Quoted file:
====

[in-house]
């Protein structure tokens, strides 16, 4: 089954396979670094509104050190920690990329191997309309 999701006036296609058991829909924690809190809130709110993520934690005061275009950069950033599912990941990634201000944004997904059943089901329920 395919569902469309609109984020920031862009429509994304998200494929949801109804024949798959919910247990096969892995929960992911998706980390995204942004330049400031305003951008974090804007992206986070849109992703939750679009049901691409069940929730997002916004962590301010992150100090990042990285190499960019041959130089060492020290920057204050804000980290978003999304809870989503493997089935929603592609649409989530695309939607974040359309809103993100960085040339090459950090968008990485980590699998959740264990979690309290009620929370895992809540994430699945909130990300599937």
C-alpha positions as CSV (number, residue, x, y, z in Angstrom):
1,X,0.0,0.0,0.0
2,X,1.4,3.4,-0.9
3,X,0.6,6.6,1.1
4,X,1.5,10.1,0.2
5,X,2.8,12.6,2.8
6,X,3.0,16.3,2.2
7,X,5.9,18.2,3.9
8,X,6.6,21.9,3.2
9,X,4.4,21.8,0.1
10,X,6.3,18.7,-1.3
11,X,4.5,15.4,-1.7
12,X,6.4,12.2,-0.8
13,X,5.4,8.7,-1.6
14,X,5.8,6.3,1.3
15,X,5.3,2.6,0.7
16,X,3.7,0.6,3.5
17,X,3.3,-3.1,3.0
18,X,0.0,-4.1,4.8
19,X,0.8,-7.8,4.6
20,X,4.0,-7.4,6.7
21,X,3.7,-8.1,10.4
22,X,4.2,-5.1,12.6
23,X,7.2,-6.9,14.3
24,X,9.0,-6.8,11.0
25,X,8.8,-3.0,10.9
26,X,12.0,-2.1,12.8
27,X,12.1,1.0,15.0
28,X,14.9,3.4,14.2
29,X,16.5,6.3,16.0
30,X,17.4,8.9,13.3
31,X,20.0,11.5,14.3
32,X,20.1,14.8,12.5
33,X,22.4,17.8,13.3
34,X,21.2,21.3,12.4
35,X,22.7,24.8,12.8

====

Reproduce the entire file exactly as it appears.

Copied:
[in-house]
């Protein structure tokens, strides 16, 4: 089954396979670094509104050190920690990329191997309309 999701006036296609058991829909924690809190809130709110993520934690005061275009950069950033599912990941990634201000944004997904059943089901329920 395919569902469309609109984020920031862009429509994304998200494929949801109804024949798959919910247990096969892995929960992911998706980390995204942004330049400031305003951008974090804007992206986070849109992703939750679009049901691409069940929730997002916004962590301010992150100090990042990285190499960019041959130089060492020290920057204050804000980290978003999304809870989503493997089935929603592609649409989530695309939607974040359309809103993100960085040339090459950090968008990485980590699998959740264990979690309290009620929370895992809540994430699945909130990300599937």
C-alpha positions as CSV (number, residue, x, y, z in Angstrom):
1,X,0.0,0.0,0.0
2,X,1.4,3.4,-0.9
3,X,0.6,6.6,1.1
4,X,1.5,10.1,0.2
5,X,2.8,12.6,2.8
6,X,3.0,16.3,2.2
7,X,5.9,18.2,3.9
8,X,6.6,21.9,3.2
9,X,4.4,21.8,0.1
10,X,6.3,18.7,-1.3
11,X,4.5,15.4,-1.7
12,X,6.4,12.2,-0.8
13,X,5.4,8.7,-1.6
14,X,5.8,6.3,1.3
15,X,5.3,2.6,0.7
16,X,3.7,0.6,3.5
17,X,3.3,-3.1,3.0
18,X,0.0,-4.1,4.8
19,X,0.8,-7.8,4.6
20,X,4.0,-7.4,6.7
21,X,3.7,-8.1,10.4
22,X,4.2,-5.1,12.6
23,X,7.2,-6.9,14.3
24,X,9.0,-6.8,11.0
25,X,8.8,-3.0,10.9
26,X,12.0,-2.1,12.8
27,X,12.1,1.0,15.0
28,X,14.9,3.4,14.2
29,X,16.5,6.3,16.0
30,X,17.4,8.9,13.3
31,X,20.0,11.5,14.3
32,X,20.1,14.8,12.5
33,X,22.4,17.8,13.3
34,X,21.2,21.3,12.4
35,X,22.7,24.8,12.8